gas logs which run on batteries (remote and gas valve) so they work
without commercial power.  If you can't cook or heat beverages without
power, the small butane stoves are indoor safe and can provide
hot/warm food and beverages without power.

Heading back to the fireplace to click the remote for the gas logs and
get my hands warm...

Posted by Jim Wilkins on December 2, 2021, 2:08 pm
On Wed, 01 Dec 2021 09:42:30 -0500, SolutionsDIY

Mid-70's here and all I have left from distance running and mountain  
climbing is sore knees and feet.

In "Coppelia" on PBS, the baker was once principal dancer in the Bolshoi,  
and the girl with glasses is his daughter. It's plain that his legs have  
given out.

I found some nice insulated vests at Goodwill when the stores were out of  
them. I was looking for cheap work vests, instead I found Eddie Bauer,  
Vineyard Vines, Columbia etc at <10% of their original price. Washing in  
cold water with Woolite and air drying on the clothesline didn't hurt the  
goosedown Bauer. Goodwill has since caught on and raised their prices.

A heated pad on the mattress also works well. The one I have (Xmas gift)  
preheats and then idles at lower power, making it more compatible with the  
thick down duvet over it if I stay up late.

I wish I could recommend solar panels because I've been experimenting with  
using alternate energy sources to power standard appliances, but so far I  
can only justify them for power outage backup. They will probably never pay  
back their cost, mainly because of the expense and fairly short lifetime of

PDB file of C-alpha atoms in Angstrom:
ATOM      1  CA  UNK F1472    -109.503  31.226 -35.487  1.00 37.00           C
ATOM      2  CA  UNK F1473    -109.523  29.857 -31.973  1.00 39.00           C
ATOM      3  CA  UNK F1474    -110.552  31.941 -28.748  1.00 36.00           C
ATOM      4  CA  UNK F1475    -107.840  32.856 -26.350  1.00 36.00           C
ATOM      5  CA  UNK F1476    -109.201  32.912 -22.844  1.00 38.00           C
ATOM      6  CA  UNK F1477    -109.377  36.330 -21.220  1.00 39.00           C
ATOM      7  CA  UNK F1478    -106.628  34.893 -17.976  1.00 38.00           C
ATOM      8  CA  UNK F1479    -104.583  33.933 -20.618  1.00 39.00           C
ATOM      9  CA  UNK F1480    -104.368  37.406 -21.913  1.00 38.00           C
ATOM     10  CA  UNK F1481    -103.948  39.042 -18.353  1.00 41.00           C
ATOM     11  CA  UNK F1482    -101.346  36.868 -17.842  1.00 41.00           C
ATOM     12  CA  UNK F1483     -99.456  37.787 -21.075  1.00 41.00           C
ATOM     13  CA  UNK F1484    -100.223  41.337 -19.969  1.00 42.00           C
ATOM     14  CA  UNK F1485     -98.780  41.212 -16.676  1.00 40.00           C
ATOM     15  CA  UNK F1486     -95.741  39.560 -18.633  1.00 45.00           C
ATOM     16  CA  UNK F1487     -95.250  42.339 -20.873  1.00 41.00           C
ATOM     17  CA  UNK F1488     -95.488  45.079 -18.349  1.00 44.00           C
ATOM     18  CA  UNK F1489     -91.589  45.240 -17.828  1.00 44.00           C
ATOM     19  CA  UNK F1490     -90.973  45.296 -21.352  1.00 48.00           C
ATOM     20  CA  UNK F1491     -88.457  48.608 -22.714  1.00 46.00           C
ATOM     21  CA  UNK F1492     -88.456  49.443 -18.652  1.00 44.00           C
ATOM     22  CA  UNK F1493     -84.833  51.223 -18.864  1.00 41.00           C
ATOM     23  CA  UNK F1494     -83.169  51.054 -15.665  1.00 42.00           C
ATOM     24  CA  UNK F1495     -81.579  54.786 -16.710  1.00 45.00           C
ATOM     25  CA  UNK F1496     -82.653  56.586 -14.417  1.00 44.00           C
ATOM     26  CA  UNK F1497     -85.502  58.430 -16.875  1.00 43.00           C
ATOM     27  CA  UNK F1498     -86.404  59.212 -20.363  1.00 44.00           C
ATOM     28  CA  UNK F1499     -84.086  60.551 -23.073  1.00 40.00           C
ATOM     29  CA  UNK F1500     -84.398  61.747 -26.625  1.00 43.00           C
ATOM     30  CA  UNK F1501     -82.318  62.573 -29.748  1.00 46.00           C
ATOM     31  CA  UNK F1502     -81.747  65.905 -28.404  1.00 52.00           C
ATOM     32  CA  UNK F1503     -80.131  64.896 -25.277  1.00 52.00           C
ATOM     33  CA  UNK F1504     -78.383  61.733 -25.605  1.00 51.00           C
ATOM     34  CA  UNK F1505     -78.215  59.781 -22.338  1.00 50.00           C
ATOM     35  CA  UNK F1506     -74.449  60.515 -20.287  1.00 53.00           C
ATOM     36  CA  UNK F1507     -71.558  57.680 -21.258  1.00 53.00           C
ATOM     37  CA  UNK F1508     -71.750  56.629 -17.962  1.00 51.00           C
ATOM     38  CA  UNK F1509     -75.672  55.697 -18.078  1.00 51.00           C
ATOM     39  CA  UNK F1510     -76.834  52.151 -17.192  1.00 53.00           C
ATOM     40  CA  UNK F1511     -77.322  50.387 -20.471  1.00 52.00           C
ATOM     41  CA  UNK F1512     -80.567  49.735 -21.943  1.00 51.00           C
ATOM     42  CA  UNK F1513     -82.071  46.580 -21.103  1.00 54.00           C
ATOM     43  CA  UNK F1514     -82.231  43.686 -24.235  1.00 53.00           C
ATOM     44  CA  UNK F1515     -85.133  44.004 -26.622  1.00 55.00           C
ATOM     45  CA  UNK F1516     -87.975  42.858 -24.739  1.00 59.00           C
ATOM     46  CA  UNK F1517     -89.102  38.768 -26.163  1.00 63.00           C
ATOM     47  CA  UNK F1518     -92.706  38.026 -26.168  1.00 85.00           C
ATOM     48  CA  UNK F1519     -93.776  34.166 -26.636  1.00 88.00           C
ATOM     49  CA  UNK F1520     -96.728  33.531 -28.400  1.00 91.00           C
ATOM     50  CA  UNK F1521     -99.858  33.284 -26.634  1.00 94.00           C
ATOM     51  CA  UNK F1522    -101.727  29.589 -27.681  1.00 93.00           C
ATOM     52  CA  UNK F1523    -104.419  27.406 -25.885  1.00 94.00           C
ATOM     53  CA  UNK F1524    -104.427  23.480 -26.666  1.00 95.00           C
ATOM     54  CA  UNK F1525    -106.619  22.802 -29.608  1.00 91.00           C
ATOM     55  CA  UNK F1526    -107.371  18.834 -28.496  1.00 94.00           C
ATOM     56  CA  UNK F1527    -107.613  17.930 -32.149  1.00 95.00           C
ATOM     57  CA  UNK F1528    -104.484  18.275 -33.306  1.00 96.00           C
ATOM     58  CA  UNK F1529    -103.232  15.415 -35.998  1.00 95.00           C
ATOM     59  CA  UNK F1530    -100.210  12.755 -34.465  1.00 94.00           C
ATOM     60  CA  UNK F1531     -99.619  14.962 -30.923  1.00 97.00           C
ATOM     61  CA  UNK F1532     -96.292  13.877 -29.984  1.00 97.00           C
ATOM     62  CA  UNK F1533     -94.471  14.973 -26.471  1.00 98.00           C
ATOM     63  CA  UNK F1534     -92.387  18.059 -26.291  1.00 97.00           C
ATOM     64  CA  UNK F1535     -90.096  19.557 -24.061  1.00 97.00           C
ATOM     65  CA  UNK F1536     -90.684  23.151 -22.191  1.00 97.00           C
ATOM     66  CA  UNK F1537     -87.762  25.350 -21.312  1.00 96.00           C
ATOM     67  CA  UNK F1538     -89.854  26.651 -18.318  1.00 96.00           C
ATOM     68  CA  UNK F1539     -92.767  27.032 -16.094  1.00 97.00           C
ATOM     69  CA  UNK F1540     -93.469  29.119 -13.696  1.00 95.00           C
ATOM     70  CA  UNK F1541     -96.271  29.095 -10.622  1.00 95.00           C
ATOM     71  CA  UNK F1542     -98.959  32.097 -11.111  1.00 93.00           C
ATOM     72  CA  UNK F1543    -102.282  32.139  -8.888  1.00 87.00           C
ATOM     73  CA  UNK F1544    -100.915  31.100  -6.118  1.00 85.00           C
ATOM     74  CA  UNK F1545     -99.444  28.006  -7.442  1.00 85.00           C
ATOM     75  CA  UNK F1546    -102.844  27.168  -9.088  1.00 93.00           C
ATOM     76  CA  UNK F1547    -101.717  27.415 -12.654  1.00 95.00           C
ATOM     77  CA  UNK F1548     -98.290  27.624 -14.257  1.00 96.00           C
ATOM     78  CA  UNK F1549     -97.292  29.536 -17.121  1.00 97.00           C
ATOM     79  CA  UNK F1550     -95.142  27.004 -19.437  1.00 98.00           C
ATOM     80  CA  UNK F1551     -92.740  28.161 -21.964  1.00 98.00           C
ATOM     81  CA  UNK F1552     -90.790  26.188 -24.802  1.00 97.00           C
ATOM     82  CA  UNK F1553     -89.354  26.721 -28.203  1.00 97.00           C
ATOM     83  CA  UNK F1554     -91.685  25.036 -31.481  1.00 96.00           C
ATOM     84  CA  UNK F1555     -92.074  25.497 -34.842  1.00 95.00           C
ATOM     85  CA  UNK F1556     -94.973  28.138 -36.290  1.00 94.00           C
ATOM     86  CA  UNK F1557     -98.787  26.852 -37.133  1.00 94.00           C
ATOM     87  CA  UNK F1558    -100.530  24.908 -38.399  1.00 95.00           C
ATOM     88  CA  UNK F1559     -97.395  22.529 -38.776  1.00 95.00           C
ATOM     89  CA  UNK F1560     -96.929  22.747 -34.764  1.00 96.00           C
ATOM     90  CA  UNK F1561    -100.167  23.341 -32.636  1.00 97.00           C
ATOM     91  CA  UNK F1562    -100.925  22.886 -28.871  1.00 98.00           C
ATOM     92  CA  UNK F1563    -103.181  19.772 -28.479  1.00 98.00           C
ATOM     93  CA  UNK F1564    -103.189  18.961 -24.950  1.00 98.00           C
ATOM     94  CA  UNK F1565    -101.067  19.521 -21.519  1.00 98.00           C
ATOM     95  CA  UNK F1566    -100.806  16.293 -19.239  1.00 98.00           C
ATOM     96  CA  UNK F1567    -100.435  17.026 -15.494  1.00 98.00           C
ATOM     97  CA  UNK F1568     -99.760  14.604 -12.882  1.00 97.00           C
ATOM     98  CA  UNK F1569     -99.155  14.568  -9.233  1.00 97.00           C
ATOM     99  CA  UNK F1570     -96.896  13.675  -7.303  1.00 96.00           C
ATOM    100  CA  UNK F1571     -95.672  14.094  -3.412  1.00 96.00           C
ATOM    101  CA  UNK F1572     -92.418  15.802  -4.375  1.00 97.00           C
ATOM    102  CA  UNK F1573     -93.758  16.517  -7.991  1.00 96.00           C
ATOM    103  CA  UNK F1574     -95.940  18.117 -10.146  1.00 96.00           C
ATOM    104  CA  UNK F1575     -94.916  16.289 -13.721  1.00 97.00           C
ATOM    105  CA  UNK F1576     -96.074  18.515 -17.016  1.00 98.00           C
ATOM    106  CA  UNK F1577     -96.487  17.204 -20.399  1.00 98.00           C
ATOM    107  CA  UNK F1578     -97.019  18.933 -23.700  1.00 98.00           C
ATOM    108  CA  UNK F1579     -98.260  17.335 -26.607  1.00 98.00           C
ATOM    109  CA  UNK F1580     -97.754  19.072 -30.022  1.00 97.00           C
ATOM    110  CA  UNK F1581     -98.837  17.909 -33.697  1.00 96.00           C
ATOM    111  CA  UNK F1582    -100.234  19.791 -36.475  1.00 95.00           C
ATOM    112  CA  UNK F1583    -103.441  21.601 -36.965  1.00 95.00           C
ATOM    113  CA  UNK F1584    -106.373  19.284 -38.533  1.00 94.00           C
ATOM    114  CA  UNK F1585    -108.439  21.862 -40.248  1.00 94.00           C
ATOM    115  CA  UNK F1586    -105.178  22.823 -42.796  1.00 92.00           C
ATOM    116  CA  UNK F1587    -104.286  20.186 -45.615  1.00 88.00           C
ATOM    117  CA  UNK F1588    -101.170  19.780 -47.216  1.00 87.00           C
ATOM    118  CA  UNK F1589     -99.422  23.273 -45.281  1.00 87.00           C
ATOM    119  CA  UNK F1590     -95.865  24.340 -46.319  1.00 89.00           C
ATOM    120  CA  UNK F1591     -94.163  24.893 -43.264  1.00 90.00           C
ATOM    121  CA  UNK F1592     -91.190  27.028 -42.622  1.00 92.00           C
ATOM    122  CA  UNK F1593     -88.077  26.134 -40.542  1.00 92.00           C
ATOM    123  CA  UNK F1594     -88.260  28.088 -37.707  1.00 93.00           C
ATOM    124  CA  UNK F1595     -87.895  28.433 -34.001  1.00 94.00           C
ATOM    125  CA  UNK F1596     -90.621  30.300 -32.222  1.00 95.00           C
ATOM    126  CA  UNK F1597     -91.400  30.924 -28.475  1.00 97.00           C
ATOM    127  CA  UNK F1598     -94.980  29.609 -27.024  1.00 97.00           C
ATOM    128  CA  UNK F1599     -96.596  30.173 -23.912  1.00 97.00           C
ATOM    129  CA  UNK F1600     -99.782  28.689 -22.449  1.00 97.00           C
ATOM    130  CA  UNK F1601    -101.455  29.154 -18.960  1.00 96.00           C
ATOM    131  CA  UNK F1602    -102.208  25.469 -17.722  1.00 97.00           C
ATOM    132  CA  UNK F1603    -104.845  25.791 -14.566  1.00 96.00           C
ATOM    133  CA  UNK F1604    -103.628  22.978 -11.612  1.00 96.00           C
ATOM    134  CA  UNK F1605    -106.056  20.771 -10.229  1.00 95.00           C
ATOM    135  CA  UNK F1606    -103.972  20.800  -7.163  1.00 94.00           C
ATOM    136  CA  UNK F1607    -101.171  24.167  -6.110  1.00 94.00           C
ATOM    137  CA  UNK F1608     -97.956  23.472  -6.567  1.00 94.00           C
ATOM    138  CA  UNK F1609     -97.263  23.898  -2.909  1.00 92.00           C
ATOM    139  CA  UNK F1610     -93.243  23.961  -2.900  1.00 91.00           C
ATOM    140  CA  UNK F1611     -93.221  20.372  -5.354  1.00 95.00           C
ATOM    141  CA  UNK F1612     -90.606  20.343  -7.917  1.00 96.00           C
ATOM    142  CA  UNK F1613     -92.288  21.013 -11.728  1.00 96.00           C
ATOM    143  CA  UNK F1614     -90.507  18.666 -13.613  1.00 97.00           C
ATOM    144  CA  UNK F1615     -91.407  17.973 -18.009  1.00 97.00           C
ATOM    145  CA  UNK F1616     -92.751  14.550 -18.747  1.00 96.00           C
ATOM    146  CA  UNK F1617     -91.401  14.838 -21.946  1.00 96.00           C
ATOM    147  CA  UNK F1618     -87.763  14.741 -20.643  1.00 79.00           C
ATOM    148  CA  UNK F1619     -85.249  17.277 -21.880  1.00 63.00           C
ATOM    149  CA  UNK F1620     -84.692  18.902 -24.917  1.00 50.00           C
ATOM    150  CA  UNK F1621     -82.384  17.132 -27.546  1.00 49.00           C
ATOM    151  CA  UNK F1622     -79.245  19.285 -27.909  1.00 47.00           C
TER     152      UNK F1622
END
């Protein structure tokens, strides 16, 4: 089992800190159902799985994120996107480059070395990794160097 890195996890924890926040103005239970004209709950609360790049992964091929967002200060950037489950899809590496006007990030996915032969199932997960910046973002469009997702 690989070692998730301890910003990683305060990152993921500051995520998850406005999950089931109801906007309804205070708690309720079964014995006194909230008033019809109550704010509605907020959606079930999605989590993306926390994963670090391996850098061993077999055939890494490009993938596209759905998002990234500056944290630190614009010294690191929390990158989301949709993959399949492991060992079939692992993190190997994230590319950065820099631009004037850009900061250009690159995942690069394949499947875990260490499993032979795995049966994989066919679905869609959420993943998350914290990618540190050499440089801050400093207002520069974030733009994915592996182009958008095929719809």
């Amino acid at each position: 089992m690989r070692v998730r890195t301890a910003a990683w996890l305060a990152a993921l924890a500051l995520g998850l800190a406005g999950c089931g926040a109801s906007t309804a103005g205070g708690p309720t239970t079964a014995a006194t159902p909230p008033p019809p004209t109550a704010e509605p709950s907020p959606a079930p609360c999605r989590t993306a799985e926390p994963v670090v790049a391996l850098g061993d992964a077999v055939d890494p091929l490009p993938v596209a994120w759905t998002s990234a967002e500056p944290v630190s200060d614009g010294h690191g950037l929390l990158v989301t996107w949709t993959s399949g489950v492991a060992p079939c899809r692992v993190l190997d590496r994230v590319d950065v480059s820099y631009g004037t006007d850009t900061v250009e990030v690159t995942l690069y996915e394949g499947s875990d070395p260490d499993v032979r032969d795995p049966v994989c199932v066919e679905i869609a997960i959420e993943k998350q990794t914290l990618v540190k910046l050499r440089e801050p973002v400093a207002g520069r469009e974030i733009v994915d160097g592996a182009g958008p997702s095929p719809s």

storage batteries which are essential for almost all uses, the exception  
being heating water. Unless you buy an overpriced Jackery or similar power  
pack, or can modify a jump starter, storage batteries aren't well suited to  
indoor use.

The Alpicool T60 I mentioned is a 12V DC-powered fridge/freezer that's well  
suited to solar power although it's likely too small to be most peoples'  
only cold food storage and costs twice as much as a larger compact fridge of  
similar power consumption. The difference is that the T60 doesn't need a  
pure sine wave inverter to generate motor quality 120V AC from battery DC.  
The idling power consumption of my inverter is about as much as the  
refrigerator it powers, halving battery-only run time or doubling battery  
cost to reach a run time goal.

I've set up a smaller Alpicool C20 to run all day on only solar power. My  
control circuit for it automatically reverts to grid power if there isn't  
enough sun, or battery power during a night grid outage. The C20 is small  
enough to use in the car and can hold up to a week's frozen or refrigerated  

There are actual blankets with sleeves for reading or TV. The Dollar Tree  
chain sells thick socks of reasonable quality for $ a pair.


Posted by Jim Wilkins on December 2, 2021, 5:56 pm
A heated pad on the mattress also works well. The one I have (Xmas gift)
preheats and then idles at lower power, making it more compatible with the
thick down duvet over it if I stay up late.

I didn't explain that enough. Electric blankets can overheat under other